The United Nations has “strong indications” that Mexican security forces were involved in the disappearances of 23 people over the past four months who were plucked off the streets of a Mexican city along the U.S. border, a top U.N. official said Wednesday.


The U.N. investigation has documented the disappearances of 21 men and two women, including minors as young as 14, in Nuevo Laredo between February and May 16. Local human rights groups have reported that even more people have gone missing in that period from the border city. Some relatives of the victims blame Mexico’s navy for the disappearances.

“Many of these people are reported to have been arbitrarily detained and disappeared while going about their daily lives,” the U.N. high commissioner for human rights, Zeid Ra’ad al-Hussein, said in a statement. “These crimes, perpetrated over four months in a single municipality, are outrageous.”

The United Nations reported that the Mexican government has made little progress locating the disappeared, “despite ample information and evidence,” and added that “several witnesses have been subjected to threats.” According to testimony gathered by U.N. investigators, federal security forces had picked people up late at night or early in the morning, “as they walked or drove along public roads.” The U.N. statement did not identify the security forces.

Families searching for relatives have found six bodies.

President Enrique Peña Nieto’s office referred queries about the U.N. statement to the Foreign Ministry, which did provide an immediate response. The navy did not respond to a request for comment.

Mexico has endured record levels of violence in the past year as the drug war rages in many parts of the country, including in the states along the U.S. border. Mexican production of opium poppy and heroin has risen to meet American demand, and the quantity of methamphetamines and other drugs flowing into the United States has also increased.

Mexico’s military has a visible presence in many hot spots, and the navy’s elite marine units have played a key role in anti-drug operations. The military has faced regular accusations of human rights violations, including torture, disappearances and extrajudicial killings. A report last year by the Washington Office on Latin America (WOLA), a research and advocacy group, found that about 97 percent of human rights violations committed by Mexican soldiers go unpunished.

Concern about disappearances in Nuevo Laredo, a city across the Rio Grande from Laredo, Tex., has been building in recent months. Relatives of the disappeared blocked the border bridge this month, demanding that the navy leave their city and that the Mexican government investigate more than 40 cases of people who had been abducted.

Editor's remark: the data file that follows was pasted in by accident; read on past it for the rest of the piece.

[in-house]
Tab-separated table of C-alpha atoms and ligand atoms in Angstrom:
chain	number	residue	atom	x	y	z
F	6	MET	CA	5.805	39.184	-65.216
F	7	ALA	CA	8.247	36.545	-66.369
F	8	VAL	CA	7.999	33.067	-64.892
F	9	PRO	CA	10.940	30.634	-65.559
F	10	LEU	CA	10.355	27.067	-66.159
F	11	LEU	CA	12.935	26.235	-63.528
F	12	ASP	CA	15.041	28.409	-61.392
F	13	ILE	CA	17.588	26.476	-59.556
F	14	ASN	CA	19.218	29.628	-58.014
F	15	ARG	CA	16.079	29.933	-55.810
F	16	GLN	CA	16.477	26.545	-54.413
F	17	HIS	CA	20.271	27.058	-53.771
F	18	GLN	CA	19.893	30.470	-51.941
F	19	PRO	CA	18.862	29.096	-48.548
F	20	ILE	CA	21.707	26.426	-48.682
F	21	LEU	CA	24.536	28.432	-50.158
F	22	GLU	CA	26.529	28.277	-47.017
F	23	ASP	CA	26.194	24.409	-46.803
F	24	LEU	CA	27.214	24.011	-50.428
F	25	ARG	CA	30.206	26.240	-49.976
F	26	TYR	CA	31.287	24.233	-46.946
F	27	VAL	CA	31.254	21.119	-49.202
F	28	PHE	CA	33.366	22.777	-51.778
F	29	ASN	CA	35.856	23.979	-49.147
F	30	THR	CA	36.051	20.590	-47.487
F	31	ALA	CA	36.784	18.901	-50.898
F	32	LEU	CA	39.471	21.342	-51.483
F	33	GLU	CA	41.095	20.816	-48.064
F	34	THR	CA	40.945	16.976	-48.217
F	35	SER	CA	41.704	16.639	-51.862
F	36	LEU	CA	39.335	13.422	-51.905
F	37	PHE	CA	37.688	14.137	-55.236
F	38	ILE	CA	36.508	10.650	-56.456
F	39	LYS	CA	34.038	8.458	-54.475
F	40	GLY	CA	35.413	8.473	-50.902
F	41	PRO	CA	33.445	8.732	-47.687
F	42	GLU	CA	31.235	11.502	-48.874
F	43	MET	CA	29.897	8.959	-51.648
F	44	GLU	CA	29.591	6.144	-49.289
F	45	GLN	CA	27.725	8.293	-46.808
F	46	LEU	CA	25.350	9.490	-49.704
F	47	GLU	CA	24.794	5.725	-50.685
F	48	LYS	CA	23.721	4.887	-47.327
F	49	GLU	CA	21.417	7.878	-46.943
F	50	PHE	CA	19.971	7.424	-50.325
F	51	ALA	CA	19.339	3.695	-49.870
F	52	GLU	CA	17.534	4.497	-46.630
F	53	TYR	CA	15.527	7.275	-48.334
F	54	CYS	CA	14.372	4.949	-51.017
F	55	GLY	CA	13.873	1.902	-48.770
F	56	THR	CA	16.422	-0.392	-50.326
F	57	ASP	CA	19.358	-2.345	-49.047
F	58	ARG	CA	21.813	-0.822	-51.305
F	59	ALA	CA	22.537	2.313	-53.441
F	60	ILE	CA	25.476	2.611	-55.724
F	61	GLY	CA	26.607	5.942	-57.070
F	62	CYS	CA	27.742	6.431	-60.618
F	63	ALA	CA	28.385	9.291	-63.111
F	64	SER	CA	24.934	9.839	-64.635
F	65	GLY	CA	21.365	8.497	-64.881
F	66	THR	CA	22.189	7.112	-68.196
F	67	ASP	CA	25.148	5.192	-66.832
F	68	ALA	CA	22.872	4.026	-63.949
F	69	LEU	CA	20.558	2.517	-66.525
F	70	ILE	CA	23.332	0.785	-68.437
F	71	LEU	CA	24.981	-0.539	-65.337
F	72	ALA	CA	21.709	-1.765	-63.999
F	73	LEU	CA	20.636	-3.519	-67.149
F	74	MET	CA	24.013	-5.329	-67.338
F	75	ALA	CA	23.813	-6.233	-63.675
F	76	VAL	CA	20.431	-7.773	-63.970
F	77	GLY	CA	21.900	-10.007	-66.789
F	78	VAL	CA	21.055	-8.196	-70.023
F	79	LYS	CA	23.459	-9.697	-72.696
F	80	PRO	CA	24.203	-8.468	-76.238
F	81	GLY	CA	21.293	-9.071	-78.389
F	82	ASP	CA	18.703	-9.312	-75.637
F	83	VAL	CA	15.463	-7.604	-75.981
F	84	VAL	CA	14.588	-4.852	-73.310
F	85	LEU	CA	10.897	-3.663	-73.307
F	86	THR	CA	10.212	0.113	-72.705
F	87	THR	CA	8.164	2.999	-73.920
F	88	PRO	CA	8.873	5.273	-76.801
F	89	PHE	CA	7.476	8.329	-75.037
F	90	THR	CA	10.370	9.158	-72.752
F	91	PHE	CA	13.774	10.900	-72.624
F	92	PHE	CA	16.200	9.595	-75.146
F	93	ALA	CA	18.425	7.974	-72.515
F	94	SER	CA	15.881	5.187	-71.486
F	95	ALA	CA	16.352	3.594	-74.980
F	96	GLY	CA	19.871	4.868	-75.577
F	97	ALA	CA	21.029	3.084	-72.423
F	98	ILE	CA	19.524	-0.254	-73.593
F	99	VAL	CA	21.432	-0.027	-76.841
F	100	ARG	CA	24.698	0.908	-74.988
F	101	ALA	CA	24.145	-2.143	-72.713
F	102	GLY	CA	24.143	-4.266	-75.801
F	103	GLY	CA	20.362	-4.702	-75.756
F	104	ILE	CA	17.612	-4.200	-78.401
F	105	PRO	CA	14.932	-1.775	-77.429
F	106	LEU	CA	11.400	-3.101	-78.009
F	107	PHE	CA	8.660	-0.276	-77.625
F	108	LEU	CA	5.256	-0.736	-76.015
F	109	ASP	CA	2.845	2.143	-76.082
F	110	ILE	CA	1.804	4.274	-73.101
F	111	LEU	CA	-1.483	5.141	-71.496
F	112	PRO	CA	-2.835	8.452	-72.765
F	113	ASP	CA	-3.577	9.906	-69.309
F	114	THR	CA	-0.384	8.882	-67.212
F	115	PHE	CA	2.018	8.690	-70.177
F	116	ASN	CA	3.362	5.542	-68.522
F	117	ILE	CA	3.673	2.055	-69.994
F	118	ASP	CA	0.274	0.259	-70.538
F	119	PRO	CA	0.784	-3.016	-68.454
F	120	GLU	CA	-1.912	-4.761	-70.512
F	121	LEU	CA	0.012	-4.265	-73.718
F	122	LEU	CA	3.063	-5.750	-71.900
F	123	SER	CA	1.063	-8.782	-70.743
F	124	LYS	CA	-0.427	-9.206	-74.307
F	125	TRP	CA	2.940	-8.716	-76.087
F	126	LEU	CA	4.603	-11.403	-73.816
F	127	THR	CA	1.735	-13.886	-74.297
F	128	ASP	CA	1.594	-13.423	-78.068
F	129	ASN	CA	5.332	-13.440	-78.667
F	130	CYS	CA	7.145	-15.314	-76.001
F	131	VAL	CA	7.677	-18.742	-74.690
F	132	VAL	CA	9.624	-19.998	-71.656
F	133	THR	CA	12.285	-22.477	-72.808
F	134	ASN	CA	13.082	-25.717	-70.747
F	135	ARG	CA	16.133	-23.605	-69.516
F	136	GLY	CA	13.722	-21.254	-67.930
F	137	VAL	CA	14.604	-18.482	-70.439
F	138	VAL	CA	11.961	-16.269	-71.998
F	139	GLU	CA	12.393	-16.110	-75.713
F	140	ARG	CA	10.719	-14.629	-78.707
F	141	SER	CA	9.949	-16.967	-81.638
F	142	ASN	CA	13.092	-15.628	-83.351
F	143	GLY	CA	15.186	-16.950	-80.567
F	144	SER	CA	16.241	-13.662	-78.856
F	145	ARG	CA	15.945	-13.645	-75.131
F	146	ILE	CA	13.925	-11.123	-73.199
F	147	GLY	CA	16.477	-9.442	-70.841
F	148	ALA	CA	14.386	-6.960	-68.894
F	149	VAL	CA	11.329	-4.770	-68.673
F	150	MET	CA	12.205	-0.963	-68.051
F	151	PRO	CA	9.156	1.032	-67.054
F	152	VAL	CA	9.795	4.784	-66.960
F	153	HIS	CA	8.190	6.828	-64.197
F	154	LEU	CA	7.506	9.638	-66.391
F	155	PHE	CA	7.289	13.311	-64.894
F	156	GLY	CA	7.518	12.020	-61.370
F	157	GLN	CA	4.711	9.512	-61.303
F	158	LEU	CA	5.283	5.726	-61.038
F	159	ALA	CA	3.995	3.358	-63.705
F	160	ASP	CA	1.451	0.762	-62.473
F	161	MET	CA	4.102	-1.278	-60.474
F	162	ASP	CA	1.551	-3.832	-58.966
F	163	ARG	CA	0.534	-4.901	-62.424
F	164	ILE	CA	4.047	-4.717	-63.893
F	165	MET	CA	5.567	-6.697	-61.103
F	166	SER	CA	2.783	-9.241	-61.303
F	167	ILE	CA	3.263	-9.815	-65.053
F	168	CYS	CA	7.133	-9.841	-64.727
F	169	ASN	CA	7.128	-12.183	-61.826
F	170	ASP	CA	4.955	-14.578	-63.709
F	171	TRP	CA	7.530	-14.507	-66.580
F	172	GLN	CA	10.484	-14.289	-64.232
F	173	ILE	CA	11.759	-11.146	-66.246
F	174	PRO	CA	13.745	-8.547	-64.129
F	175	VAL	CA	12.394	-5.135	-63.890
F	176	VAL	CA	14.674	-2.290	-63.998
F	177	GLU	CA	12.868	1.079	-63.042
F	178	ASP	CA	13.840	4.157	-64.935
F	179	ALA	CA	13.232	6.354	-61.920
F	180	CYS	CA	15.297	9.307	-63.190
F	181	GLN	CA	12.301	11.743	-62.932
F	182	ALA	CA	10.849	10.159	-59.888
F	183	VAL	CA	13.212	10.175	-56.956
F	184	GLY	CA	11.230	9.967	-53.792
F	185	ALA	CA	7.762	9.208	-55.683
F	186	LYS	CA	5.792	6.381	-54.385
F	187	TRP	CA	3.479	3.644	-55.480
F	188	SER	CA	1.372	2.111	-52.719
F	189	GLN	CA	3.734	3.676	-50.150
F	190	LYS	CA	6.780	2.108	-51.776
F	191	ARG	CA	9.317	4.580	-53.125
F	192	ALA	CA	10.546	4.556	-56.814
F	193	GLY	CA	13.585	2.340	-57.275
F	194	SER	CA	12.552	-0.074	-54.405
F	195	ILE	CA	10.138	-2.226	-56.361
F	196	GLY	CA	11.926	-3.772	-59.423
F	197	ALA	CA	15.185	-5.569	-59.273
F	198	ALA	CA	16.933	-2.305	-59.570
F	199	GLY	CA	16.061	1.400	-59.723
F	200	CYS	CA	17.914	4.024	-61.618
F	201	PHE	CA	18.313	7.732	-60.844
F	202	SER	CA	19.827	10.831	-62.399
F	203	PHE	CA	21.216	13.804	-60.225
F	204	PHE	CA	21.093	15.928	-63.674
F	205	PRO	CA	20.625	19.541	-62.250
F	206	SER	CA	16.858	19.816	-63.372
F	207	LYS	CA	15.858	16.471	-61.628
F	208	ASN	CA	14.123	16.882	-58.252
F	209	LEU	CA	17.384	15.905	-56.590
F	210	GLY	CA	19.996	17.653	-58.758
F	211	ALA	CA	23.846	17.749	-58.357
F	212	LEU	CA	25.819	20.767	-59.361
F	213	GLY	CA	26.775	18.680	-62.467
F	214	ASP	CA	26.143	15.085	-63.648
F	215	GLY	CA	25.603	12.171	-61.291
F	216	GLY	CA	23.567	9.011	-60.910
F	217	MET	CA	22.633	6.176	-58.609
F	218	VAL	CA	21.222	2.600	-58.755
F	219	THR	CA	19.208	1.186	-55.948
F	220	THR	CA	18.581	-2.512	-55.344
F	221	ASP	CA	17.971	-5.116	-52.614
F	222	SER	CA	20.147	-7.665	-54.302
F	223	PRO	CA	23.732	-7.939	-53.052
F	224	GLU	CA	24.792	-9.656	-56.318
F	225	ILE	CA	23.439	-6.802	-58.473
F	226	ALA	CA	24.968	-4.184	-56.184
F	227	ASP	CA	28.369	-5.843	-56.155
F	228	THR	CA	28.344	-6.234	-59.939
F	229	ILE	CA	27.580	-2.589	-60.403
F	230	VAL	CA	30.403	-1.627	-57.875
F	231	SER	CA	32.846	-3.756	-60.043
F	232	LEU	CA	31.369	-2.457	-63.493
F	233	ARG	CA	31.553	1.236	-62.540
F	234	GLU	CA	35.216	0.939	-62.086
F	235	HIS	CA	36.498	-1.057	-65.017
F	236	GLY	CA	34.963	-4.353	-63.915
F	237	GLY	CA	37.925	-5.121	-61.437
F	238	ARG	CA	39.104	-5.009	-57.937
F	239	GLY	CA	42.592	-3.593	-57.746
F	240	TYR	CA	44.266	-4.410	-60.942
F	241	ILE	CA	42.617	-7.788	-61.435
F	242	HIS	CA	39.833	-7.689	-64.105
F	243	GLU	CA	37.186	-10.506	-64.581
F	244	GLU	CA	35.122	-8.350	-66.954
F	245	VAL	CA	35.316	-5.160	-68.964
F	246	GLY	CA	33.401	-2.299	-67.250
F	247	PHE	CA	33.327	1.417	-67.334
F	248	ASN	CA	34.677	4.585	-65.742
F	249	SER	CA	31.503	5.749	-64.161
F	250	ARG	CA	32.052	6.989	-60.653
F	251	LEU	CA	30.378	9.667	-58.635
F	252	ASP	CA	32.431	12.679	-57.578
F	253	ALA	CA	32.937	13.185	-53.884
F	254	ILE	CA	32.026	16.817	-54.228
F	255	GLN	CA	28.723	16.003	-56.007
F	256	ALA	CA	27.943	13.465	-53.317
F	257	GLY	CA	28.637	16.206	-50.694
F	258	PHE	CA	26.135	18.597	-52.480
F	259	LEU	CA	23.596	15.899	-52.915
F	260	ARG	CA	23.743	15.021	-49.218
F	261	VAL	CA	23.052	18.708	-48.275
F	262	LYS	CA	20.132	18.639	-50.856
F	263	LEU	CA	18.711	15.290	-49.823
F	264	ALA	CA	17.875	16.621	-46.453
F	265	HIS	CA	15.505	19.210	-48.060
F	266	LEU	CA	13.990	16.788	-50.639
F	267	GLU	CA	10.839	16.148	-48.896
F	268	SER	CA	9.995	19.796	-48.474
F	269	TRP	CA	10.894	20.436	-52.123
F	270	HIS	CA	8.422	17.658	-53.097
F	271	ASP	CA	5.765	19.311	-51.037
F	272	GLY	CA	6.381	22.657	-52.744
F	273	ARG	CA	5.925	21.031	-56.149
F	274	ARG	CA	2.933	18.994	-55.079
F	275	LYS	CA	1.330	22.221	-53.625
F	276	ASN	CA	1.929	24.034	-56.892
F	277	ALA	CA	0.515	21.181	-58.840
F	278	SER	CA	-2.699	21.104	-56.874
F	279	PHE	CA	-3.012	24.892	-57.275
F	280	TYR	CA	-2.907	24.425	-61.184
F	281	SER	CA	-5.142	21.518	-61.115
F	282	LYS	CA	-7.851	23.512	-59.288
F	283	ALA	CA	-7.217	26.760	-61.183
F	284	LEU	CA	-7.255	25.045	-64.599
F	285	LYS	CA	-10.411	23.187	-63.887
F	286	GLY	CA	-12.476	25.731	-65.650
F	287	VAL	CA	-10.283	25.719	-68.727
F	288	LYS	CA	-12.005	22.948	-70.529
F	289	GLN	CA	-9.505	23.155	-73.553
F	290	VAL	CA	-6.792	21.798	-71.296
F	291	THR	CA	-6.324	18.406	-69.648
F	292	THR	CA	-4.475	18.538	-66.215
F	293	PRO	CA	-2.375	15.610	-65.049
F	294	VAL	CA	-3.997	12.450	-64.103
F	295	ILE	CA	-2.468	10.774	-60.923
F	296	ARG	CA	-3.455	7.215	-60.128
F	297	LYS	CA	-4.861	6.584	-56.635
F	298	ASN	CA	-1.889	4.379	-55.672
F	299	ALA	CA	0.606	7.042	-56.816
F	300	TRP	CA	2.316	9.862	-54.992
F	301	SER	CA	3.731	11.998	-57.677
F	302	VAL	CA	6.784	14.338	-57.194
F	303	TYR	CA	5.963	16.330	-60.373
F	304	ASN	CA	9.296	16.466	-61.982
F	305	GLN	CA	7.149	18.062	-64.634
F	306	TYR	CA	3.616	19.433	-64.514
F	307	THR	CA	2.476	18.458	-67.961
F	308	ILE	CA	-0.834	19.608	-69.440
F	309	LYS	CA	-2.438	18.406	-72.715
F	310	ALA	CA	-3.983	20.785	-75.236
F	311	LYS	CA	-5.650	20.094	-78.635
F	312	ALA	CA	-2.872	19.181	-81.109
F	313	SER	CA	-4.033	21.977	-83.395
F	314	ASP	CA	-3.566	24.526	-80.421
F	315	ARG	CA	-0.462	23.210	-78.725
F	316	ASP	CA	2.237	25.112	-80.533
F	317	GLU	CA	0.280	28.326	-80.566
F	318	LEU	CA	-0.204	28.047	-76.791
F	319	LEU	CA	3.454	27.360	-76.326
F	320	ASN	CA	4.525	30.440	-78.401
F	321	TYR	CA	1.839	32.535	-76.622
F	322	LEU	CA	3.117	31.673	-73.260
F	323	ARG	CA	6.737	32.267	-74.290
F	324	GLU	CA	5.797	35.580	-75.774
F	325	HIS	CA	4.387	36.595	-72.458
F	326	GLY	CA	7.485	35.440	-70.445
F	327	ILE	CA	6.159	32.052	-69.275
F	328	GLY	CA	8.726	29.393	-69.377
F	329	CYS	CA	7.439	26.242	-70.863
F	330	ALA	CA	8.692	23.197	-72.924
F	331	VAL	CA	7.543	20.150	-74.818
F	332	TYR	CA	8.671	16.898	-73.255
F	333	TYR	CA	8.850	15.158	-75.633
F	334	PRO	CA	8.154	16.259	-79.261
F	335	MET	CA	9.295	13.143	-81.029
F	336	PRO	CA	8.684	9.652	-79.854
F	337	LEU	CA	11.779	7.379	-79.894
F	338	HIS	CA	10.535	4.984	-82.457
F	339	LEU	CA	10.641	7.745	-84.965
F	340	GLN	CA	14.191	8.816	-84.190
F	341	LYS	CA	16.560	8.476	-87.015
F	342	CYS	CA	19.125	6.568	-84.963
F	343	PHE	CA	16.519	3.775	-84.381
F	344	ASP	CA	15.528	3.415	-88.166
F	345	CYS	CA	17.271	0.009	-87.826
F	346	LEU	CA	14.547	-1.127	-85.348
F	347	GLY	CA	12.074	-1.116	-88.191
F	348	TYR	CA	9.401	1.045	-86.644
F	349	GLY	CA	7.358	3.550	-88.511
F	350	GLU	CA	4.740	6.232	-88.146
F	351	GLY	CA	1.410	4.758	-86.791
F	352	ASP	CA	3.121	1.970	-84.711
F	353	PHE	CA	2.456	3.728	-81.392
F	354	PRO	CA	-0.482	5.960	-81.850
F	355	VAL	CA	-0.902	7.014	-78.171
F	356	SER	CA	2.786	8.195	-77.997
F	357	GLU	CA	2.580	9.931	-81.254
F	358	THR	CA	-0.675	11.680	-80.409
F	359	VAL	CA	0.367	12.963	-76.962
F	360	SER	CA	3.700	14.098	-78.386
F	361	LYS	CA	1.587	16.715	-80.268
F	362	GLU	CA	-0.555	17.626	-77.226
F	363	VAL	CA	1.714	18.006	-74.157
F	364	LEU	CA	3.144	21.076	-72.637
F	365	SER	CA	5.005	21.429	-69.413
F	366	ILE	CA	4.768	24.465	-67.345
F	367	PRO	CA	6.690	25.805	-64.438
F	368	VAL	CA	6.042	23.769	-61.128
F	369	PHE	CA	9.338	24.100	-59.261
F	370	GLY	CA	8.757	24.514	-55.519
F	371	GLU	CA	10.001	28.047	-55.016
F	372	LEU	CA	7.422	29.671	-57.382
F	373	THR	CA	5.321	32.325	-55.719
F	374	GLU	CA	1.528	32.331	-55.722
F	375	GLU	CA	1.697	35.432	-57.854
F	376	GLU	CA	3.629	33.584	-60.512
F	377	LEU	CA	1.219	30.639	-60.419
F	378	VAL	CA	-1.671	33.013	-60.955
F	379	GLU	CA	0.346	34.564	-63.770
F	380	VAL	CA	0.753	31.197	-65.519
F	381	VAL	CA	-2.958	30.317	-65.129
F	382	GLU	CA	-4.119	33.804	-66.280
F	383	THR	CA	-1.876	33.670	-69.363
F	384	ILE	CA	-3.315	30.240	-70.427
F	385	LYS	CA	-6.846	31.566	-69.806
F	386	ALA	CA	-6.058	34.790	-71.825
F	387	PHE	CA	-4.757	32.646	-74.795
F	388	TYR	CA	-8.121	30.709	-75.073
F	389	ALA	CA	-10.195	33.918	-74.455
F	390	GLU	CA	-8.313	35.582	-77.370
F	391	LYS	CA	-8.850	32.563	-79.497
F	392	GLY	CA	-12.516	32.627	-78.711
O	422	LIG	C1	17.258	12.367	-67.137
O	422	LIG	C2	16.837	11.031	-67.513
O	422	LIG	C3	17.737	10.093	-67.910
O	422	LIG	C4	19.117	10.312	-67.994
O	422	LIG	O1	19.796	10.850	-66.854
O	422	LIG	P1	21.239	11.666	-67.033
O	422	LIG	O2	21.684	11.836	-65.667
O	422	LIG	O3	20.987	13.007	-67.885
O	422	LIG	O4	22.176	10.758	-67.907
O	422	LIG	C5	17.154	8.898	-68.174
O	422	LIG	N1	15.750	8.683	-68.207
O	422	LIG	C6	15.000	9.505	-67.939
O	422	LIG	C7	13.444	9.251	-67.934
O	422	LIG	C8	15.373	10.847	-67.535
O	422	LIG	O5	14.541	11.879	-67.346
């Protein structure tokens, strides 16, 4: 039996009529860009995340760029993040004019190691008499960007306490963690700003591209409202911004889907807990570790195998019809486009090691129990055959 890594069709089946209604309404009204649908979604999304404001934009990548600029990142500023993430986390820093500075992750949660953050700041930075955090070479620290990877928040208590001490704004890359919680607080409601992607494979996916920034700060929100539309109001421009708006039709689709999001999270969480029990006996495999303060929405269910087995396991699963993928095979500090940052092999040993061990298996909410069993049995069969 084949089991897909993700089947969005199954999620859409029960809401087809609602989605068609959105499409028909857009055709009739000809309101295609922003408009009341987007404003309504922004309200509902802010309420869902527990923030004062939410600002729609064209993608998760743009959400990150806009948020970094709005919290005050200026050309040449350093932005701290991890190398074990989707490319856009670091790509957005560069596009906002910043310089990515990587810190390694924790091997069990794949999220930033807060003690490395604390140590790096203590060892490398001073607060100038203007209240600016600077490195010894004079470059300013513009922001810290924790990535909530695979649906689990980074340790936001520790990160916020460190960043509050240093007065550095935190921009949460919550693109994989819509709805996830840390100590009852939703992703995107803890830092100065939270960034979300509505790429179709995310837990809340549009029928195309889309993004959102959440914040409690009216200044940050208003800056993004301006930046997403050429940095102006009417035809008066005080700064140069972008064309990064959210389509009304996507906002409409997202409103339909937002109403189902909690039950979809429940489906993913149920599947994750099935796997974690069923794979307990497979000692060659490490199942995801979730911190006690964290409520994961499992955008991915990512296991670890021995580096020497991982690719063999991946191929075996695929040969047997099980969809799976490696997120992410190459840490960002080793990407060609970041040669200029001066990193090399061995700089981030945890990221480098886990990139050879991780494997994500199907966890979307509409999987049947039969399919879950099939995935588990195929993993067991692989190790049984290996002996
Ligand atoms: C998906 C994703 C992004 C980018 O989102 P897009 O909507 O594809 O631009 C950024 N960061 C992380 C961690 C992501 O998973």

“The silence of the government in these situations is really unacceptable,” said Ximena Suarez-Enriquez, assistant director for Mexico at WOLA. It is “necessary now for the government to come out and clarify if they are investigating these cases and if there are members of the navy or the military involved.”

In the state of Tamaulipas, which includes Nuevo Laredo, the threat of violence and the power of drug cartels often make it difficult for human rights groups and journalists to investigate such allegations. A civil society group called the Network of Disappeared of Tamaulipas has a database of more than 1,300 unresolved disappearances in Nuevo Laredo since 2006, said its president, Josefina de Leon.

She added that sometimes organized crime groups wear police and military uniforms, making it even more difficult to identify those responsible.

“The state has little capacity to find the disappeared” or prevent the phenomenon from happening, she said.

Last month, Mexico’s National Human Rights Commission sent a message to the navy and other security bodies urging them to protect civilians in Tamaulipas.

Mexico recently passed a law intended to improve the government’s ability to track and investigate disappearances. Zeid called it “extremely worrying that these enforced disappearances are taking place just a few months after the adoption” of the new law.

Gabriela Martinez contributed to this report.